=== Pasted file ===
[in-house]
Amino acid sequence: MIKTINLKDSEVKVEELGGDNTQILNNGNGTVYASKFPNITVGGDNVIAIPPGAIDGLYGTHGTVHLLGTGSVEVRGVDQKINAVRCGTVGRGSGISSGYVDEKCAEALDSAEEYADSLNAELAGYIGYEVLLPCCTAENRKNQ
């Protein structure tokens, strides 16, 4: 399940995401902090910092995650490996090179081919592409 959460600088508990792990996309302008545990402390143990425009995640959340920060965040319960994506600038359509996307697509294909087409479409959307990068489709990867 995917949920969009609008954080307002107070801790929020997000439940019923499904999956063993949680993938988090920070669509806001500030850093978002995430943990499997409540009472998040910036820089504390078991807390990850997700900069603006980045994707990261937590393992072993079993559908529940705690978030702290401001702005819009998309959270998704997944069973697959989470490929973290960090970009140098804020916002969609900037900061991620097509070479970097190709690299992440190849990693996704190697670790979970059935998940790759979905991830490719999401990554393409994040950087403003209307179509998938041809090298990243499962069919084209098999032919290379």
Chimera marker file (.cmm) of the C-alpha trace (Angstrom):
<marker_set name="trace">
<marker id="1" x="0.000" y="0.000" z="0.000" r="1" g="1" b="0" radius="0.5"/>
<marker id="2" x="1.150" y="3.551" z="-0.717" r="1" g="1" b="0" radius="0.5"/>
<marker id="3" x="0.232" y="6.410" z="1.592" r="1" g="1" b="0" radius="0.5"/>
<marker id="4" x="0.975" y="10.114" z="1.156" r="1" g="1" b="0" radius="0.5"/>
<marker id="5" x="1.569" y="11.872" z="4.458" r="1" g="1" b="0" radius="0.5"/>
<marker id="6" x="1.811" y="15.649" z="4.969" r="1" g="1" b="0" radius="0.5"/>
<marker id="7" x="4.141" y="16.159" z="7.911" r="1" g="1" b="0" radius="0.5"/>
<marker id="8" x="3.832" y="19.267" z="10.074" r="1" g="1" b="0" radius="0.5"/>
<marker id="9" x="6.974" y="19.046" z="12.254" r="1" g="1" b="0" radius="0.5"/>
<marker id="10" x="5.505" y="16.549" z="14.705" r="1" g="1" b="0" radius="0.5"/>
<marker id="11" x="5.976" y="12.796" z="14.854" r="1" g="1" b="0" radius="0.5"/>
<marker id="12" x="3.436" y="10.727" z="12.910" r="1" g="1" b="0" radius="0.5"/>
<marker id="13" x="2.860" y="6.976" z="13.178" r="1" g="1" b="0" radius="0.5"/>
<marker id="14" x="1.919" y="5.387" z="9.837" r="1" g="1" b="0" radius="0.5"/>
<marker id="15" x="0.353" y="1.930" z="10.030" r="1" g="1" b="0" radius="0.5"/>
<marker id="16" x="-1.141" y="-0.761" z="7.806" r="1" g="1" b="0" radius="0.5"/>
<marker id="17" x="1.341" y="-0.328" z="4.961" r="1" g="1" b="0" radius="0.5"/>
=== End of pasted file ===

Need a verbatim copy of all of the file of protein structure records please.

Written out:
[in-house]
Amino acid sequence: MIKTINLKDSEVKVEELGGDNTQILNNGNGTVYASKFPNITVGGDNVIAIPPGAIDGLYGTHGTVHLLGTGSVEVRGVDQKINAVRCGTVGRGSGISSGYVDEKCAEALDSAEEYADSLNAELAGYIGYEVLLPCCTAENRKNQ
């Protein structure tokens, strides 16, 4: 399940995401902090910092995650490996090179081919592409 959460600088508990792990996309302008545990402390143990425009995640959340920060965040319960994506600038359509996307697509294909087409479409959307990068489709990867 995917949920969009609008954080307002107070801790929020997000439940019923499904999956063993949680993938988090920070669509806001500030850093978002995430943990499997409540009472998040910036820089504390078991807390990850997700900069603006980045994707990261937590393992072993079993559908529940705690978030702290401001702005819009998309959270998704997944069973697959989470490929973290960090970009140098804020916002969609900037900061991620097509070479970097190709690299992440190849990693996704190697670790979970059935998940790759979905991830490719999401990554393409994040950087403003209307179509998938041809090298990243499962069919084209098999032919290379």
Chimera marker file (.cmm) of the C-alpha trace (Angstrom):
<marker_set name="trace">
<marker id="1" x="0.000" y="0.000" z="0.000" r="1" g="1" b="0" radius="0.5"/>
<marker id="2" x="1.150" y="3.551" z="-0.717" r="1" g="1" b="0" radius="0.5"/>
<marker id="3" x="0.232" y="6.410" z="1.592" r="1" g="1" b="0" radius="0.5"/>
<marker id="4" x="0.975" y="10.114" z="1.156" r="1" g="1" b="0" radius="0.5"/>
<marker id="5" x="1.569" y="11.872" z="4.458" r="1" g="1" b="0" radius="0.5"/>
<marker id="6" x="1.811" y="15.649" z="4.969" r="1" g="1" b="0" radius="0.5"/>
<marker id="7" x="4.141" y="16.159" z="7.911" r="1" g="1" b="0" radius="0.5"/>
<marker id="8" x="3.832" y="19.267" z="10.074" r="1" g="1" b="0" radius="0.5"/>
<marker id="9" x="6.974" y="19.046" z="12.254" r="1" g="1" b="0" radius="0.5"/>
<marker id="10" x="5.505" y="16.549" z="14.705" r="1" g="1" b="0" radius="0.5"/>
<marker id="11" x="5.976" y="12.796" z="14.854" r="1" g="1" b="0" radius="0.5"/>
<marker id="12" x="3.436" y="10.727" z="12.910" r="1" g="1" b="0" radius="0.5"/>
<marker id="13" x="2.860" y="6.976" z="13.178" r="1" g="1" b="0" radius="0.5"/>
<marker id="14" x="1.919" y="5.387" z="9.837" r="1" g="1" b="0" radius="0.5"/>
<marker id="15" x="0.353" y="1.930" z="10.030" r="1" g="1" b="0" radius="0.5"/>
<marker id="16" x="-1.141" y="-0.761" z="7.806" r="1" g="1" b="0" radius="0.5"/>
<marker id="17" x="1.341" y="-0.328" z="4.961" r="1" g="1" b="0" radius="0.5"/>